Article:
Recently, during a difficult period, I took enormous comfort in drawing. In Peter Steinhart’s book, The Undressed Art, I found the following passage:
Artists frequently compare the way they feel when they’re drawing to the sense of heightened awareness reported by practitioners of meditation….Jim Smyth, who has taught drawing for twenty years, says, “I believe the drawing process produces serotonin and endorphins in certain individuals. I see people who are not aware of their arthritis pain when they’re drawing. When they stop drawing, it comes back. Smyth once let someone monitor his brain-wave activity while he drew. “When I was drawing I would get alpha waves,” he said.
Alpha waves are electrical impulses in the brain that are associated with calm and focussed attention, Steinhart reminds us. Similar studies of meditation practitioners have revealed increased alpha, theta (these are associated with imagination and creativity) and beta waves (highly focussed attention).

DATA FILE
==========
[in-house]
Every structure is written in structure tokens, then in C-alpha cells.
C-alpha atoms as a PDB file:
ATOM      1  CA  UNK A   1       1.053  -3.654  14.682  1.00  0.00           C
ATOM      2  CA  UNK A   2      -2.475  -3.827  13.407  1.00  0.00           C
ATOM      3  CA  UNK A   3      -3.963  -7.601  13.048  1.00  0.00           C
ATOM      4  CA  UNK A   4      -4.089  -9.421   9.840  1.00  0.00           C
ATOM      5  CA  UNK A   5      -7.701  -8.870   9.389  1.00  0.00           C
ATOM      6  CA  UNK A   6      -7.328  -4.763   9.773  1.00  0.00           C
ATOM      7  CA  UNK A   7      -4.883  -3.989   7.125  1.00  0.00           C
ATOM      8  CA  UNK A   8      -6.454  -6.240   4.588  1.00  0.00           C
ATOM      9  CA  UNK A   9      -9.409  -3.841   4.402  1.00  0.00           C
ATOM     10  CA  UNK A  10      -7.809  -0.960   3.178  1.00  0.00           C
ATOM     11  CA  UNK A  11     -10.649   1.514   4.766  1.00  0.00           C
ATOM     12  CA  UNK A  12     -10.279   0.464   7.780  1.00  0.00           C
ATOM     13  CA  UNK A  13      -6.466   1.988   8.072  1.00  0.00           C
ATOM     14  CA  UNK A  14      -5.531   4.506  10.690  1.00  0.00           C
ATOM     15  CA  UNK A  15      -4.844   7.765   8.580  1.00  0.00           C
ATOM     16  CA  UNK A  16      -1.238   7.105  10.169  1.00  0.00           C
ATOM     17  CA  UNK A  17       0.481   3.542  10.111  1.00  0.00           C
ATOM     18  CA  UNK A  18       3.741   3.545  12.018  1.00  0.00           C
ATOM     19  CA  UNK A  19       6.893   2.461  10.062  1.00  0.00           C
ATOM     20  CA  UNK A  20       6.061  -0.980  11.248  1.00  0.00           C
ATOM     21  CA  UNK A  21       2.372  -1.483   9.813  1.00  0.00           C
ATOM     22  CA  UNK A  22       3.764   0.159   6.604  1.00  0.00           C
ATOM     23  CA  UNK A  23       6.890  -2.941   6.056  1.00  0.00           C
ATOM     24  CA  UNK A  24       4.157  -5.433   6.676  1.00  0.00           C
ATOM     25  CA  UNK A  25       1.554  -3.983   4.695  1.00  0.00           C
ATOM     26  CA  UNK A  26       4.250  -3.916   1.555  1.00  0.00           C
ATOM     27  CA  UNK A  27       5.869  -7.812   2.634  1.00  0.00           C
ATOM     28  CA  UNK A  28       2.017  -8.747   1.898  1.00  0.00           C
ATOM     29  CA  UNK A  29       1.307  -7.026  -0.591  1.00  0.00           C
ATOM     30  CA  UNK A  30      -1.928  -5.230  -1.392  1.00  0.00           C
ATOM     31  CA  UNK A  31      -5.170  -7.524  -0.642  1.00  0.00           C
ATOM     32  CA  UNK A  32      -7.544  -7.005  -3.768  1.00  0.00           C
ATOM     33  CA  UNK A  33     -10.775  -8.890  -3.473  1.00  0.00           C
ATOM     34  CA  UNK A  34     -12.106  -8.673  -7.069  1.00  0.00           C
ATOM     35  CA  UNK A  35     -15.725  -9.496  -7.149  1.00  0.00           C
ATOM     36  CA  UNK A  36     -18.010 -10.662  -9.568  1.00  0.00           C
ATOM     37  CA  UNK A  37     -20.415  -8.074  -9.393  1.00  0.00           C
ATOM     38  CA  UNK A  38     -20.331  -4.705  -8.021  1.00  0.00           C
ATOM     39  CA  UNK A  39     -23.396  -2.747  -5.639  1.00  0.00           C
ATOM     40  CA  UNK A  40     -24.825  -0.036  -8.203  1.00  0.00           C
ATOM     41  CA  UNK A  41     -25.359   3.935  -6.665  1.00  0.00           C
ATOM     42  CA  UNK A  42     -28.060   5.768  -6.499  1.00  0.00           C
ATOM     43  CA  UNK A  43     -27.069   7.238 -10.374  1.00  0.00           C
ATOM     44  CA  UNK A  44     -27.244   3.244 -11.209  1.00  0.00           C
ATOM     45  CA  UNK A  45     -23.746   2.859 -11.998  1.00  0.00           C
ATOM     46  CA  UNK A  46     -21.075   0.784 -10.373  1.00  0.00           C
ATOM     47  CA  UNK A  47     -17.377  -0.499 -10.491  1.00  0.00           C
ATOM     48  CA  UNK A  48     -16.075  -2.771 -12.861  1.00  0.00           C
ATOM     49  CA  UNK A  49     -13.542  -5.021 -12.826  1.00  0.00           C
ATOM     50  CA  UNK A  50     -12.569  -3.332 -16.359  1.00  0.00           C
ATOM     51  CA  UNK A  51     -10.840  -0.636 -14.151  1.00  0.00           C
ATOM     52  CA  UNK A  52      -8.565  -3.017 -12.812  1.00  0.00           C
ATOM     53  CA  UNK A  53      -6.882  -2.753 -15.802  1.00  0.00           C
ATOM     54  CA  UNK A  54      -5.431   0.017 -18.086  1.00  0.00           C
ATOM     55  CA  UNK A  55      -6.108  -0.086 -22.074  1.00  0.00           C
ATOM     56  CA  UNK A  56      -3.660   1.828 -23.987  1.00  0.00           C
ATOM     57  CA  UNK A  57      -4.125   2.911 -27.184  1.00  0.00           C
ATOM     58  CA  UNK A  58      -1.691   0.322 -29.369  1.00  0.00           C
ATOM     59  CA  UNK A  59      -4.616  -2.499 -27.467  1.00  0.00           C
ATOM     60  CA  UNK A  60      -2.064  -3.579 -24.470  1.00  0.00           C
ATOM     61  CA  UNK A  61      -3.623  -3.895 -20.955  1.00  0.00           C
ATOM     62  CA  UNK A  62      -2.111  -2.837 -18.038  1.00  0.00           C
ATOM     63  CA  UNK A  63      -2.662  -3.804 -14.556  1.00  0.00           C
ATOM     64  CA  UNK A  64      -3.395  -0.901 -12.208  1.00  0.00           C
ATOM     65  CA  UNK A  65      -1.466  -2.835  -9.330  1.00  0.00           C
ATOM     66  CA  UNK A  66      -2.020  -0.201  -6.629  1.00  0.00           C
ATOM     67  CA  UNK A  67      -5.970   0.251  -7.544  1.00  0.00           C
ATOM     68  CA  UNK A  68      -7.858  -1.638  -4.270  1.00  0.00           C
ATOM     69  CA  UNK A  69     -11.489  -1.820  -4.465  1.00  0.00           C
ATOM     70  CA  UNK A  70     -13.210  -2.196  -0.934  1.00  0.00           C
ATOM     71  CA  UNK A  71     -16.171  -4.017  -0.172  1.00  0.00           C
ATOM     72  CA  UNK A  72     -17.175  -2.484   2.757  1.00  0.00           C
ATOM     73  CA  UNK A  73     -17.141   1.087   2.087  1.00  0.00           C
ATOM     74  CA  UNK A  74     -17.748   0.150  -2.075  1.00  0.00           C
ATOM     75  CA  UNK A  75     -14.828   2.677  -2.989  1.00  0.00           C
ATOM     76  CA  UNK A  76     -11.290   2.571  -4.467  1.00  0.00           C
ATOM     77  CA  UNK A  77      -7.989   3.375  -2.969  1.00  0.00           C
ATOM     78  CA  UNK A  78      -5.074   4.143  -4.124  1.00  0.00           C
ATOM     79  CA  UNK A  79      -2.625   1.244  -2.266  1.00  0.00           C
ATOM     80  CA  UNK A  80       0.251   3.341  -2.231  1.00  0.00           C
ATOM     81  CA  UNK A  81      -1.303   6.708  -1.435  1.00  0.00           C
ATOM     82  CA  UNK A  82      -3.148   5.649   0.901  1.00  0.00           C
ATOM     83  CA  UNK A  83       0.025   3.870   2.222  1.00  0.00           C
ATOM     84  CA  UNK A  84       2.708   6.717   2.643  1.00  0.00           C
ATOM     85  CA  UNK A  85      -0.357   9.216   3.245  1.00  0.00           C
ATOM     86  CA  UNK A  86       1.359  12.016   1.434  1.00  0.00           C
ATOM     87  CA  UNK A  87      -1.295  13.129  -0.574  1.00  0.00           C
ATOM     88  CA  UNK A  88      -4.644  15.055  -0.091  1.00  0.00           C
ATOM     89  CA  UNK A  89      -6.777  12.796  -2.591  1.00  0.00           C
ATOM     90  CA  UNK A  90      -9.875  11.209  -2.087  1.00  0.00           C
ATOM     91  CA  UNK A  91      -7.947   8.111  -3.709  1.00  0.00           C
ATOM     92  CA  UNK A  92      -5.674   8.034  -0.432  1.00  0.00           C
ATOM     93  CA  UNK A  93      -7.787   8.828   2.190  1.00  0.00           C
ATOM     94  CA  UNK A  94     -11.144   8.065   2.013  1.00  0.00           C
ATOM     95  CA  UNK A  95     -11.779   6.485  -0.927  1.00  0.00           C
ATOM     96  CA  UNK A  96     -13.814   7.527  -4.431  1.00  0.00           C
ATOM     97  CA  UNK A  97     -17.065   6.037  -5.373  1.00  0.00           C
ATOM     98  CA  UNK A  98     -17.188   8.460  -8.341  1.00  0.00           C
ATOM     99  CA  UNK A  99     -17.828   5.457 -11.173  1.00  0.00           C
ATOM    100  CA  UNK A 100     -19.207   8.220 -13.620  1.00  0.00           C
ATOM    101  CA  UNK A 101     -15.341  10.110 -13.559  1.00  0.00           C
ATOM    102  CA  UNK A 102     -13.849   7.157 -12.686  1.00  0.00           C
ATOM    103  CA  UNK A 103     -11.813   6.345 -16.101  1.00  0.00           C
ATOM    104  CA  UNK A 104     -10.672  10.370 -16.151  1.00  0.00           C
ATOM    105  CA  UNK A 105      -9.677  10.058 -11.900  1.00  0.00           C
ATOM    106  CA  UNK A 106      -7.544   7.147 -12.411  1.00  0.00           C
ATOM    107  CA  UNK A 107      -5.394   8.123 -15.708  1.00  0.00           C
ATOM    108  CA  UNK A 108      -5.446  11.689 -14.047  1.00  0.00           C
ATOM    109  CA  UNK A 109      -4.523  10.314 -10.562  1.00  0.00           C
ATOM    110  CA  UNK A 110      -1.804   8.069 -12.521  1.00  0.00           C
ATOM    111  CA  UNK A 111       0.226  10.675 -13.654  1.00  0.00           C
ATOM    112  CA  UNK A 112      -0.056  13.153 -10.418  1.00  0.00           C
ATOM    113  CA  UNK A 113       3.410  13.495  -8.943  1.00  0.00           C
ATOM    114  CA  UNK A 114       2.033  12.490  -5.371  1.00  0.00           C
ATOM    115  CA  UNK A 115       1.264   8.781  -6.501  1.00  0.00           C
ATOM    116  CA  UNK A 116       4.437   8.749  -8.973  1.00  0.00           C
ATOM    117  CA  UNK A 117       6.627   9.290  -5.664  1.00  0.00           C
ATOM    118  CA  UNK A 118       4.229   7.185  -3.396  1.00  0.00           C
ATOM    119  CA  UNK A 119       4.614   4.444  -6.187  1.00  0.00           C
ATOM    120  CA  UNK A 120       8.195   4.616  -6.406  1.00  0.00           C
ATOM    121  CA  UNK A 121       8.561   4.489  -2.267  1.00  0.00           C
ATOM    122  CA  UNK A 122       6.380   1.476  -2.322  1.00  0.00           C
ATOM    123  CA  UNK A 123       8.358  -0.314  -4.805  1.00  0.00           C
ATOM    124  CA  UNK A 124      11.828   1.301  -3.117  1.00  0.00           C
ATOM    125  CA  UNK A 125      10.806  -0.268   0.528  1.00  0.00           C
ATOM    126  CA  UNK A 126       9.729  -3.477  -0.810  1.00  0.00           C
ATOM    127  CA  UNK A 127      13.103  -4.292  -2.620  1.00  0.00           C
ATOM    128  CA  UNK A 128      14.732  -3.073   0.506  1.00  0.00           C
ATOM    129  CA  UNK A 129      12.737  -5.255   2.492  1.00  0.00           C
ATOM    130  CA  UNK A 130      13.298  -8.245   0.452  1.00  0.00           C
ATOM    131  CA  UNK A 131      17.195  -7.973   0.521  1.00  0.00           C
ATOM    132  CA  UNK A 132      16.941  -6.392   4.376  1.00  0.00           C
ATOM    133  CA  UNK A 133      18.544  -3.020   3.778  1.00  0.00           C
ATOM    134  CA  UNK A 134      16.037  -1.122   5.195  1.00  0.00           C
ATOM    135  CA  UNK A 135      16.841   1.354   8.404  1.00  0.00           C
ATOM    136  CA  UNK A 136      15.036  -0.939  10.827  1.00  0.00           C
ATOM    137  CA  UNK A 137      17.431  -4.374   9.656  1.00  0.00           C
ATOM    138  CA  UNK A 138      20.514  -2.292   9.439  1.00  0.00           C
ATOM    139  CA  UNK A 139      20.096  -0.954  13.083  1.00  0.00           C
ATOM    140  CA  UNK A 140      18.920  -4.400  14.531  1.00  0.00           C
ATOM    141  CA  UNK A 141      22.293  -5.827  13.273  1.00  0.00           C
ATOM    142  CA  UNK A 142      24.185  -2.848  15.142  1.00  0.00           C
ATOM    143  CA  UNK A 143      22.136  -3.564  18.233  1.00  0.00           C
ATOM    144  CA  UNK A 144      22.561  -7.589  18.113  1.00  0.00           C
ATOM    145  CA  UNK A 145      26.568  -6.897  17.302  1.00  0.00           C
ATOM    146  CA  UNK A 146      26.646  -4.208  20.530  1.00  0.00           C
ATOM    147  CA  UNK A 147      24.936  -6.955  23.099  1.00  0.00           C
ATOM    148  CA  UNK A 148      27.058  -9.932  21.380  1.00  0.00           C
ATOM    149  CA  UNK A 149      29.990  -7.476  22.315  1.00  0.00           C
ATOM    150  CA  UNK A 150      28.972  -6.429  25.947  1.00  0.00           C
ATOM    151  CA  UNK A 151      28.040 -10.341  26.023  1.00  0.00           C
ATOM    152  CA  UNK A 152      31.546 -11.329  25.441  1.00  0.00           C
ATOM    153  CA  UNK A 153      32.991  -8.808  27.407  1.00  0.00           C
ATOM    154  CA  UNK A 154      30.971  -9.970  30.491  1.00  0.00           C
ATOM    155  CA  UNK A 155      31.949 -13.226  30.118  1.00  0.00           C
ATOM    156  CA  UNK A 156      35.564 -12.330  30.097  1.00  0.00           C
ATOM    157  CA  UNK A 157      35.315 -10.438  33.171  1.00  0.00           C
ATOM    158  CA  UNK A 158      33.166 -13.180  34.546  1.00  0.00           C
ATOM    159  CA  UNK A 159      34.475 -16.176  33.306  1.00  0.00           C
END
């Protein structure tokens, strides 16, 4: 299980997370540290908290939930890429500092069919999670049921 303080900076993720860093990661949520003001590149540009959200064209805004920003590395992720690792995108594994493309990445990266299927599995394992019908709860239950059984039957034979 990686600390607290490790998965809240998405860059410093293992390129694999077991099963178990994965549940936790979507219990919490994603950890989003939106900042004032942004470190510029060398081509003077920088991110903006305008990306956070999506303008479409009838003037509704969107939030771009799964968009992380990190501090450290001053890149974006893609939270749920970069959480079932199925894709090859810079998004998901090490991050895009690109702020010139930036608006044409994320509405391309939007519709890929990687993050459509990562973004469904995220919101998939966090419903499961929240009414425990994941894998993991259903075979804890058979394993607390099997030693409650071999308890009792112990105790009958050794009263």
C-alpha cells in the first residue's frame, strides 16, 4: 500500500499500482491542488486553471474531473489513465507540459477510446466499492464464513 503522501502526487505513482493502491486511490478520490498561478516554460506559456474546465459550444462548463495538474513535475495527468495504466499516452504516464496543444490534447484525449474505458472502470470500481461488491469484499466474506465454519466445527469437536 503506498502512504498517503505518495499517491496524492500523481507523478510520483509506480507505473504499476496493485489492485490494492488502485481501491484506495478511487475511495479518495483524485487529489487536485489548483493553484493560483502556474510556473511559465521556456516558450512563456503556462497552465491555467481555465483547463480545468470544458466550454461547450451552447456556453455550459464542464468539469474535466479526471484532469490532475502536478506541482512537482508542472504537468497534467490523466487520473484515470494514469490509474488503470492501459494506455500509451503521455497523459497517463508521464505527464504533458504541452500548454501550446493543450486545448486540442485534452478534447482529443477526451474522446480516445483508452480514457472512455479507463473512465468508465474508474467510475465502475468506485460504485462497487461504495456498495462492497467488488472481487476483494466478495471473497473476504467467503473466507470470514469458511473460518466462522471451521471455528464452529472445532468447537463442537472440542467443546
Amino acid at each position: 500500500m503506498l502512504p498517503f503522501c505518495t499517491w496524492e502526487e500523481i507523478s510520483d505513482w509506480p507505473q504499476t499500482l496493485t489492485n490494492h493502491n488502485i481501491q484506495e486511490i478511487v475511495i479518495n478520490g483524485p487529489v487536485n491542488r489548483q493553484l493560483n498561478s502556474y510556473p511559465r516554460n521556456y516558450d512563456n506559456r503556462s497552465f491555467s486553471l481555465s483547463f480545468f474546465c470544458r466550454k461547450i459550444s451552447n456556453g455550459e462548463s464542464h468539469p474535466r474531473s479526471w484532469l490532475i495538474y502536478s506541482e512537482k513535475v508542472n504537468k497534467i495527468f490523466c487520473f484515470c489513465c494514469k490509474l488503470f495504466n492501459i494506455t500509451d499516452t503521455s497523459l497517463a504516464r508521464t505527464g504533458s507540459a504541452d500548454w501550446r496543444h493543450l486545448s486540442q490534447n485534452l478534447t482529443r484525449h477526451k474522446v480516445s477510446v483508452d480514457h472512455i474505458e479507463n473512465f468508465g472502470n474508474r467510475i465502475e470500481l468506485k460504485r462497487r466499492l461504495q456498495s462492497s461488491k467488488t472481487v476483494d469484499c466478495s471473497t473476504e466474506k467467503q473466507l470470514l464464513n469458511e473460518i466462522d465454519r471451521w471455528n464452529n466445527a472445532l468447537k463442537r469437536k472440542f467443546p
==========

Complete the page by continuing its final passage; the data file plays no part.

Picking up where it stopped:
Smyth believes the chemically induced sensation of pleasure is what keeps many people drawing. “There must be some physical reward for some people,” he says. “Otherwise, they wouldn’t do it.”
Well, it might have been a need for serotonin that urged me to draw when I was feeling low – certainly lack of it can result in depression and insomnia – but I like to feel it’s more than just a neurotransmitter ‘fix’. Isn’t any creative act – whether making lines on paper or following notes on a musical stave – a way of imposing order on the world by creating another world where you are in control (however much it might sometimes feel that the line is controlling you!). The end result, a unique piece made by your own hand, is a bonus: something to remind you of that time when you had your hand on the wheel.
The above drawing is one of the ones I completed during this time. Based on a rough sketch of the excellent model in the life drawing class I attend, I drew the figure in charcoal and dissolved some of the edges into the pastel background. I’m trying to get away from enclosing everything in a black line and this approach, I think, worked well. The addition of white pastel produces – I hope – a mystical feel, as if the figure is conducting some sort of energy. And not just serotonin!